Against the terrified plumber’s wishes, Luigi’s Mansion: Dark Moon marks the sidekick’s return to ghostbusting after a long break. By skillfully combining humor and strong gameplay while also ably reimagining the series for portables, Luigi’s newest thriller is one of the strongest 3DS games to date.
The story begins with Luigi once again getting pressed into ghost-removal service by the wacky Professor E. Gadd. Luigi is on a quest to repair the ghost-calming artifact the Dark Moon, and he and his modified vacuum (a.k.a. the Poltergust 5000) need to clean up five sizable mansions to find it. The subsequent storyline is largely forgettable, but it’s a great excuse to milk as many laughs out of Luigi’s terror as possible. His overblown reactions are consistently worth a chuckle. However, it’s the subtler moments, like when he tries to calm his nerves by humming along to the game’s background music, that deliver the biggest laughs.
The storytelling might be basic, but Dark Moon’s diverse world makes up for that. From the first mansion onward, the stages have the feel of a Disney-owned Haunted House, full of scares for all ages. The five manors’ shadowy rooms are packed with unique objects–such as record players or ovens–that will often solve puzzles, but you’ll be inspired to interact with everything you see even if they don’t serve an obvious purpose. Touching every item in the room will sometimes reveal an optional miniboss, extra cash for powerful Poltergust upgrades, or just a comedic moment you wouldn’t have seen otherwise.The game is very giving when it comes to rewarding curiosity.
When you come across the plentiful ghosts lurking in every corner, the process of freezing one of the little jerks with your flashlight is straightforward. That said, Luigi’s Mansion keeps this process fun and engaging throughout the course of the game. No matter the size of the ghost, there’s a surprising nuance to the push and pull mechanic of sucking up a specter in the Poltergust. Get the timing right and you can catch three ghosts instead of one in a single attack, or expertly dodge damaging blows mid-capture. The action stays engaging for most boss battles too, though a couple get tripped up in tedious repetition.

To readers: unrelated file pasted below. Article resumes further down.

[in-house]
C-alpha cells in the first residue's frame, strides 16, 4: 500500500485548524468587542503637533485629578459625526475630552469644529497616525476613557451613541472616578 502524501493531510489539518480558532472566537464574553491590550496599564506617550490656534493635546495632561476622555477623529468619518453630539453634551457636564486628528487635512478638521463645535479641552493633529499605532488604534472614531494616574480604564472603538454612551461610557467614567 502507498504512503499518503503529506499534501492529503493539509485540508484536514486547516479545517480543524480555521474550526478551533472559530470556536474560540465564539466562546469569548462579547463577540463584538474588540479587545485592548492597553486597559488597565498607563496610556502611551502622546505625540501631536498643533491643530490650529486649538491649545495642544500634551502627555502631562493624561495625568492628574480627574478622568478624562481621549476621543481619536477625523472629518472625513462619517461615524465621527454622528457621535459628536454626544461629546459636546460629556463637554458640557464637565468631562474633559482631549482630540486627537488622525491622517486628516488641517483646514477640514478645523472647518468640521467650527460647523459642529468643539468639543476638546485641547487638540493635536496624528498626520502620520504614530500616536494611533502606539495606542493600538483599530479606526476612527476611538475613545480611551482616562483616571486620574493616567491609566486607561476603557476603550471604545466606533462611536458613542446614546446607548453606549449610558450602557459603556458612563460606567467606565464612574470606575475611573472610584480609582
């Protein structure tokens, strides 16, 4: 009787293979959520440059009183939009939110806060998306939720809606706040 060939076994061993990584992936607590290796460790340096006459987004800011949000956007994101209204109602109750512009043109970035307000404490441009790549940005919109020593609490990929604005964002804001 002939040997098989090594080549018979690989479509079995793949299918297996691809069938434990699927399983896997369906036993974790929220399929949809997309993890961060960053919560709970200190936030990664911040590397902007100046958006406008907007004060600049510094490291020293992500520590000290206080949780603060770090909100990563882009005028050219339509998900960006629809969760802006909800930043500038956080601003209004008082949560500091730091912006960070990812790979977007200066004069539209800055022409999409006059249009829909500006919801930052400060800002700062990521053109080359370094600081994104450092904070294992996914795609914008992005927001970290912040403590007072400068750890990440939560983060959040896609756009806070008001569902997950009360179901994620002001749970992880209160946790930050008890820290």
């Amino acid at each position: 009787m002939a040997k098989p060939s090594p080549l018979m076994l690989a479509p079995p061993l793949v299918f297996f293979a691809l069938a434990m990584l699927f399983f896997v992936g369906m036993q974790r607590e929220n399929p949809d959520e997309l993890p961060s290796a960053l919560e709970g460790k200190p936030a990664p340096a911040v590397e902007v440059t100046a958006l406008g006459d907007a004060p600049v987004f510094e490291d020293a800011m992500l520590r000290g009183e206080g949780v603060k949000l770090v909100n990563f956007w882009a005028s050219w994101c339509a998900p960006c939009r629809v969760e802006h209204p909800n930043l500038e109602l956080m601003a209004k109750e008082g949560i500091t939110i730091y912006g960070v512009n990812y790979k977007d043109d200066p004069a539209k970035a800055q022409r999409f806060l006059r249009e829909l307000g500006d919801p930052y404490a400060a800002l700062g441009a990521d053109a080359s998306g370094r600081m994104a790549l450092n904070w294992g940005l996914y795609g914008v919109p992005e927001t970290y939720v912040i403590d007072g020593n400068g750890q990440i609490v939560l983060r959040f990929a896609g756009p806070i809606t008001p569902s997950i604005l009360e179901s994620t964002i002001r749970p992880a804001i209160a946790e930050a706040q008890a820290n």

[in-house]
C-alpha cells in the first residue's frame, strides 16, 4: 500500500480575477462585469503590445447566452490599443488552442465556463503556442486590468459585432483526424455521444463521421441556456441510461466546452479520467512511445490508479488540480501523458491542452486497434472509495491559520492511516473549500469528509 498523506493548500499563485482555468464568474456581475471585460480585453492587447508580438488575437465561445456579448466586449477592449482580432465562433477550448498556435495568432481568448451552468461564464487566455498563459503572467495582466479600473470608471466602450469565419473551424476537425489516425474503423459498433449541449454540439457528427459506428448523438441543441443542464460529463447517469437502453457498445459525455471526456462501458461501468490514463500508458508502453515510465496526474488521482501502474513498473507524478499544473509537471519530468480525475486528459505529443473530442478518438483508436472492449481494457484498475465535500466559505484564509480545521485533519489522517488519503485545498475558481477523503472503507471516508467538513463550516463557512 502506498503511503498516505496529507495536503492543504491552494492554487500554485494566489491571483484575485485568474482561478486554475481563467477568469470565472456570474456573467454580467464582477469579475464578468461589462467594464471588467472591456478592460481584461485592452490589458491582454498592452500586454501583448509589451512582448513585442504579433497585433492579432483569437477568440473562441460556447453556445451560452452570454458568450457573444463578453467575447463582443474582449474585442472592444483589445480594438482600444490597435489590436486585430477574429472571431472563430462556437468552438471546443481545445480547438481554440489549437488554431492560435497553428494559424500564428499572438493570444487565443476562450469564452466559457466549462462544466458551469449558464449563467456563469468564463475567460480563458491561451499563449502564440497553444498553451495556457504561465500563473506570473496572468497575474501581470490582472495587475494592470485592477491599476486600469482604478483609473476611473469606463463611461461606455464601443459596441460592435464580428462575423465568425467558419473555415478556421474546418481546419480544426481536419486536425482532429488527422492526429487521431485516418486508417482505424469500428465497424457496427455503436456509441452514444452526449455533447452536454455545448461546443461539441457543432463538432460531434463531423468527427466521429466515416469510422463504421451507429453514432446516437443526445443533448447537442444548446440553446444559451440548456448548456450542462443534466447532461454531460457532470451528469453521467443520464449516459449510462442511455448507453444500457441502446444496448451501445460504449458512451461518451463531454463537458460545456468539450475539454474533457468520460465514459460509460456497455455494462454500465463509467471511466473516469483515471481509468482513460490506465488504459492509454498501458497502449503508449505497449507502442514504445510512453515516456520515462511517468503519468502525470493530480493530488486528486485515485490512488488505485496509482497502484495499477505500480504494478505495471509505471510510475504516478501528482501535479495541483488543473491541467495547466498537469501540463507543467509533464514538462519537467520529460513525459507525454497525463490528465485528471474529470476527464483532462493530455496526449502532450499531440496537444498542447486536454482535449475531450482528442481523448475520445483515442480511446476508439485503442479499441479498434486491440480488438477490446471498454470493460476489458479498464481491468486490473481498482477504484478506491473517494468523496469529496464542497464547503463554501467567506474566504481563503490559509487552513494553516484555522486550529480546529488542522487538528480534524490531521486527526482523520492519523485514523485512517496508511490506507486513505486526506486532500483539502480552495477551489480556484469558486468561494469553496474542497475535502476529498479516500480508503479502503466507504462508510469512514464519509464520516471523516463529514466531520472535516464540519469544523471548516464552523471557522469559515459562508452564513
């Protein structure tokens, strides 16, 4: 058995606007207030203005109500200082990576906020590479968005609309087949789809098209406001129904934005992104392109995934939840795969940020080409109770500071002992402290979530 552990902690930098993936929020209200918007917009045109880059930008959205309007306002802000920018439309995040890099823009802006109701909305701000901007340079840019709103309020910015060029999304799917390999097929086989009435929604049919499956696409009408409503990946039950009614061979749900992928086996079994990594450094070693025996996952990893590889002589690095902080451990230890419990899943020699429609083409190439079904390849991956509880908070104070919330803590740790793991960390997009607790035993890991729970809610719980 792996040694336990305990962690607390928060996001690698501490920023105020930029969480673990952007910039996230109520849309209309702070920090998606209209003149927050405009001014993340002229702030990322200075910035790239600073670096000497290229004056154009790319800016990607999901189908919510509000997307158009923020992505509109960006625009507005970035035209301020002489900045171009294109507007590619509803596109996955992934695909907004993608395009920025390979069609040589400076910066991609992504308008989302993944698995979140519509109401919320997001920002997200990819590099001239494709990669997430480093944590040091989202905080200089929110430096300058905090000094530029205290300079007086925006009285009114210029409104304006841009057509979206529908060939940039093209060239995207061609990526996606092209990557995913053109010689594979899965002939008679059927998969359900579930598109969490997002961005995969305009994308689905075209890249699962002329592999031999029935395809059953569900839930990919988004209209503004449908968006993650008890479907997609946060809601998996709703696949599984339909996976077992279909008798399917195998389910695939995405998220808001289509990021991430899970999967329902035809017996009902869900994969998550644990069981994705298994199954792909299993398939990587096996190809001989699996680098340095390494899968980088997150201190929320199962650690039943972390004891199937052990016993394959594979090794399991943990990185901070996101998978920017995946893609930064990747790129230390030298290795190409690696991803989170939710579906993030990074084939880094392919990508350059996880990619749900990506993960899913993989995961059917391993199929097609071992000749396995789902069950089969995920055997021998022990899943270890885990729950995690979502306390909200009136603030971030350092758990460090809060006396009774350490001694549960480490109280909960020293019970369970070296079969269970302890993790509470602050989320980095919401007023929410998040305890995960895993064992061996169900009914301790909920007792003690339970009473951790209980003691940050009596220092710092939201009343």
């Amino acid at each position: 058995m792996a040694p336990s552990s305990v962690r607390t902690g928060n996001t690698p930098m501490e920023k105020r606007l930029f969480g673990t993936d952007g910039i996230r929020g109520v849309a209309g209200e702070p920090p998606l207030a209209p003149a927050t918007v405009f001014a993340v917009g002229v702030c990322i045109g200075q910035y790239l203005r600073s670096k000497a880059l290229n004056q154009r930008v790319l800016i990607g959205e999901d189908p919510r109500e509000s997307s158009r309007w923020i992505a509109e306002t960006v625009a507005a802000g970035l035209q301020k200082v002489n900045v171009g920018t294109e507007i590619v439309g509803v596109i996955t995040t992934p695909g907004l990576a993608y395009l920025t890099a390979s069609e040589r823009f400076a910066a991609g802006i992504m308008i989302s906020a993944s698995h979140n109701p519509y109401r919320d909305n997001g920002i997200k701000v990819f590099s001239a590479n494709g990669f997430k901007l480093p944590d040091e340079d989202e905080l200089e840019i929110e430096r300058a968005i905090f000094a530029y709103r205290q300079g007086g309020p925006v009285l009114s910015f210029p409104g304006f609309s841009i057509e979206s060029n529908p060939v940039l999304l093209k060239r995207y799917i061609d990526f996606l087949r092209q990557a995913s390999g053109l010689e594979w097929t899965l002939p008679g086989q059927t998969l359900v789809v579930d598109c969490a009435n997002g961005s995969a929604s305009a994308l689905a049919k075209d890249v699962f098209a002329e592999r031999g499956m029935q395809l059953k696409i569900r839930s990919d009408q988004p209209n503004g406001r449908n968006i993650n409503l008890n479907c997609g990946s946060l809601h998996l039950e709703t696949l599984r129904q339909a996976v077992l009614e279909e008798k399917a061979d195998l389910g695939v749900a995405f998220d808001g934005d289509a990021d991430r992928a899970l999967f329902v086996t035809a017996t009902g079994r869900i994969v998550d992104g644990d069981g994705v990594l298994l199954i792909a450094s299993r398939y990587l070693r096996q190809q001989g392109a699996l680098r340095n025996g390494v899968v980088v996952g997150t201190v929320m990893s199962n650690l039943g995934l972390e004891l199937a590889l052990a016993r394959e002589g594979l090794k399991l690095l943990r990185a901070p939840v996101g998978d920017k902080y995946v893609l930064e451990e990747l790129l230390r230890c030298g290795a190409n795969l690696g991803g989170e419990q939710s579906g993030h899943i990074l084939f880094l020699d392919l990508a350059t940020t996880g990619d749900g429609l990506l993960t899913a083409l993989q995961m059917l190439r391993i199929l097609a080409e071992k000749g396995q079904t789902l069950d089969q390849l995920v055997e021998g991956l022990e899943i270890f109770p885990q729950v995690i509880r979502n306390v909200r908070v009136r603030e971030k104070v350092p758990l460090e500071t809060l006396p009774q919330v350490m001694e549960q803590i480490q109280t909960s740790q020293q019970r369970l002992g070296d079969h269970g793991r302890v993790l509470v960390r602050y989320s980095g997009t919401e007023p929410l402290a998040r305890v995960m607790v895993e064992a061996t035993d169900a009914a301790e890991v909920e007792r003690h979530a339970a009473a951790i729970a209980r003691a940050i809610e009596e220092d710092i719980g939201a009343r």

And the franchise’s established gameplay translates pretty well from consoles to portable. Rather than Luigi’s Mansion’s one huge building, Dark Moon parcels out the campaign into five digestible chapters, with smaller objectives sprinkled along the way. Treating the campaign like this is a smart adjustment that makes Dark Moon pick up and play while maintaining a much its predecessor’s scope. That said, Dark Moon makes a bad habit of forcing you back through previously explored levels, a move which artificially extends the game’s length. And besides, the graphics benefit from the move to 3DS via great use of stereoscopic 3D–many rooms become a whimsical 3D dioramas thanks to the handheld’s unique abilities.
Luigi’s Mansion: Dark Moon weighs in at about 14 hours long, though it’ll feel longer thanks to skillful pacing. And the game has a number of tools to keep sucking players back in. Each mansion has a ton of collectibles that in turn unlock new time attack modes for each stage. Then there’s the fairly basic multiplayer, which is worth a try if you can get up to four 3DS owners in the same room, but it’s a mostly forgettable.
Like a trip through a carnival funhouse, the thrills of Luigi’s Mansion: Dark Moon may be simple, but they’re exciting nonetheless. Here’s hoping it doesn’t take another 12 years before we can get back into the ghostbusting game.